Throughout the study, we experienced only two instances when two different participants reported concerning trends in their feeling of depression and were immediately contacted by an experienced psychiatrist to intervene as needed. Fortunately, no major interventions were needed, and in both cases participants were allowed to continue with the study proto-col. Participants also reported significant improvements in the growth areas – significant correlation between time (sessions) and absolution improvements in growth areas (p < 0.01).

In this study, there was a notable change in cognitive workload following the neurofeedback treatment, suggesting a return to a more efficient neural network. To the best of our knowledge, this is the first study in surgical residents to demonstrate improvements in cognitive workload as quantified via brain EEG patterns following a neurofeedback treatment.

In all 15 subjects, initial baseline activity exhibited relatively inefficient cognitive workload, especially as represented by theta (8-11 Hz) and alpha (12-15 Hz) activity. Such a pattern, while hypothetical in residents with burnout, is worrisome and could reflect the need to recruit additional cognitive resources to complete the working memory task.

For example, quantitative EEG studies, while not focusing on cognitive workload, suggest that inefficient theta (8-11 Hz) and alpha (12-15 Hz) activity is associated with post-traumatic stress disorder and elevated theta is associated with impaired working memory performance in patients with PTSD. Empirical evidence from prior randomized control trials and multiple pilot/exploratory studies demonstrates the effectiveness of neurofeedback in the treatment of PTSD – e.g., significant symptom improvement compared with controls; 70% of participants in the treatment group not meeting the diagnostic criteria for PTSD following the neurofeedback treatment (“EEG-Neurofeedback as a Tool to Modulate Cognition and Behavior: A Review Tutorial,” Frontiers in Human Neuroscience, Stefanie Enriquez-Geppert, Rene J. Huster, Christoph S. Herrmann, 2017). There were also notable improvements in growth areas, suggesting tangible benefits to participants.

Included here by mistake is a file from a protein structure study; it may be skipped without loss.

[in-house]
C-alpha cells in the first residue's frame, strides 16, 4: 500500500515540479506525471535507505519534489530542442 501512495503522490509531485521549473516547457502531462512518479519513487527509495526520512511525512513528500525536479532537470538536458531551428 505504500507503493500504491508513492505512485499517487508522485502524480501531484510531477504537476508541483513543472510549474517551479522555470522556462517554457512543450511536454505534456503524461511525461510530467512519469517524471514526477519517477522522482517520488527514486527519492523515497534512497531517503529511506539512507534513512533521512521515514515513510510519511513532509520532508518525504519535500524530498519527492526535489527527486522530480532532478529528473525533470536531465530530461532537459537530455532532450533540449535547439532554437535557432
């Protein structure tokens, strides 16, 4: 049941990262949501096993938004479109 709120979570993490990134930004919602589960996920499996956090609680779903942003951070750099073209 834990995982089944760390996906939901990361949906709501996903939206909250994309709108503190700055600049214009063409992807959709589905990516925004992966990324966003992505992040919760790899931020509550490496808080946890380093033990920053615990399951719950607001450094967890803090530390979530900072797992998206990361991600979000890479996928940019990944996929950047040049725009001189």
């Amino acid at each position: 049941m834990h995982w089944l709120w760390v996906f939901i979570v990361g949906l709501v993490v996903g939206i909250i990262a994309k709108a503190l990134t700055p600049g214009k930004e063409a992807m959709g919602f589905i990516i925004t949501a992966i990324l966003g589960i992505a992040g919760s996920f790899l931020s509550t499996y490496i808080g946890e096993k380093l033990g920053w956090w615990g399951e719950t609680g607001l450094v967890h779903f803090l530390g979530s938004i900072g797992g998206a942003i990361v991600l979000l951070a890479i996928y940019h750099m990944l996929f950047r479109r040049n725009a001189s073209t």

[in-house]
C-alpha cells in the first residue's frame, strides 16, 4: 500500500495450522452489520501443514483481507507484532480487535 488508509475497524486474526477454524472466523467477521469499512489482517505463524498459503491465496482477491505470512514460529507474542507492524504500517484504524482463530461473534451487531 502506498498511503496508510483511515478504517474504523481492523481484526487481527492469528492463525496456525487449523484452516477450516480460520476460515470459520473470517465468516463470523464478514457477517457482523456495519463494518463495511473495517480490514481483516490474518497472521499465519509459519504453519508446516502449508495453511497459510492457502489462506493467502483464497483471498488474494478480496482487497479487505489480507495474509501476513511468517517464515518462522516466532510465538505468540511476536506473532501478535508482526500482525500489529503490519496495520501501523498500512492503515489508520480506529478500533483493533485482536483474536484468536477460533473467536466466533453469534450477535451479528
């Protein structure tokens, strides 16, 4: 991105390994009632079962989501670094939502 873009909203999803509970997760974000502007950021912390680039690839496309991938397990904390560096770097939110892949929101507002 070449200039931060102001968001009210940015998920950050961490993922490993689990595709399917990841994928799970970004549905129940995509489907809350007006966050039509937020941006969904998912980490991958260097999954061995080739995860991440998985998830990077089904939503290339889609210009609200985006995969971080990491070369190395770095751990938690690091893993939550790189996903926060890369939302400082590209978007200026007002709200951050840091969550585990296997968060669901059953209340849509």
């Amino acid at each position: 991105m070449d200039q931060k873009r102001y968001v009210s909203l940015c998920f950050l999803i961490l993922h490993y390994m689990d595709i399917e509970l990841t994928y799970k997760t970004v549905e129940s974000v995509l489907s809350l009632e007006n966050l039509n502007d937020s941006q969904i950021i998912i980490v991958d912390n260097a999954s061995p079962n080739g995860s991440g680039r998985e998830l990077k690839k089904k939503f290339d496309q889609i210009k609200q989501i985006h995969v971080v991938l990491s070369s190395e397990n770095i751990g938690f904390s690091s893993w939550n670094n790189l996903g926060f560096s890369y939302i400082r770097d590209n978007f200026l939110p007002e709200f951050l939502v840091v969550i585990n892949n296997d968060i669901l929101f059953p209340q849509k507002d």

Another participant reported control over self-regulation of negative thoughts: “Neurofeedback made me more conscious of my internal feelings and provided me with more self-control. This allows me to put my head in the right space. Also, it helps me relax faster.”

However, not all participants directly benefited from this study. One participant reported the following: “Neurofeedback was a good opportunity to be mindful. Disconnecting and meditative aspect was helpful. However, I noted no specific changes in my selected growth areas. I still have trouble focusing on the task, my mind wonders a lot and I have a hard time falling asleep.”

This exploratory study has several limitations. First, the results are based on one experiment with few subjects and without a “sham” neurofeedback control group. Given the extensive training needed in the study (eight neurofeedback sessions, 35 minutes each in length over an eight-week period), only a modest number of participants could receive the treatment. Such is often common in these types of studies.

Second, nonrandom allocation of subjects led to an intentional higher level of initial burnout-depression in the treatment group, thus raising the possibility that they had a larger potential to improve.

Nevertheless, the significant improvement in cognitive workload following the neurofeedback treatment suggests that this innovative approach warrants further evaluation as a potential intervention to address burnout-depression concerns for surgery residents.

Future studies could also examine the degree to which burnout and depression symptoms in surgical residents correlate with specific alterations in EEG or other neural activation patterns, as well as behavior outcomes.